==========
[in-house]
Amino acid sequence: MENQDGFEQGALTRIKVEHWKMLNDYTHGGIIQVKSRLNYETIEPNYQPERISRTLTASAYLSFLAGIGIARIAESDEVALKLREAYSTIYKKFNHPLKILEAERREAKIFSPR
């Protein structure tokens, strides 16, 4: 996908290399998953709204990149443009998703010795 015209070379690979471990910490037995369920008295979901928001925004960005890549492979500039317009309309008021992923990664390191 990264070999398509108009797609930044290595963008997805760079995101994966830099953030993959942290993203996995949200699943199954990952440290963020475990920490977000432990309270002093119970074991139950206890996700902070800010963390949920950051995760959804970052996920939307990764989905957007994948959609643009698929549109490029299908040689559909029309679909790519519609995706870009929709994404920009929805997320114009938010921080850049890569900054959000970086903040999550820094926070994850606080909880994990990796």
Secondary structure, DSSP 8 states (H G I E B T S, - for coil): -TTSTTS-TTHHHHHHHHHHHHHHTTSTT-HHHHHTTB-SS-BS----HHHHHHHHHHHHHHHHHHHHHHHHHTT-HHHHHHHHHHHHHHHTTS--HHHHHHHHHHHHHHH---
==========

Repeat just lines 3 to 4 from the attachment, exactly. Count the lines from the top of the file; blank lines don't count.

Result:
């Protein structure tokens, strides 16, 4: 996908290399998953709204990149443009998703010795 015209070379690979471990910490037995369920008295979901928001925004960005890549492979500039317009309309008021992923990664390191 990264070999398509108009797609930044290595963008997805760079995101994966830099953030993959942290993203996995949200699943199954990952440290963020475990920490977000432990309270002093119970074991139950206890996700902070800010963390949920950051995760959804970052996920939307990764989905957007994948959609643009698929549109490029299908040689559909029309679909790519519609995706870009929709994404920009929805997320114009938010921080850049890569900054959000970086903040999550820094926070994850606080909880994990990796």
Secondary structure, DSSP 8 states (H G I E B T S, - for coil): -TTSTTS-TTHHHHHHHHHHHHHHTTSTT-HHHHHTTB-SS-BS----HHHHHHHHHHHHHHHHHHHHHHHHHTT-HHHHHHHHHHHHHHHTTS--HHHHHHHHHHHHHHH---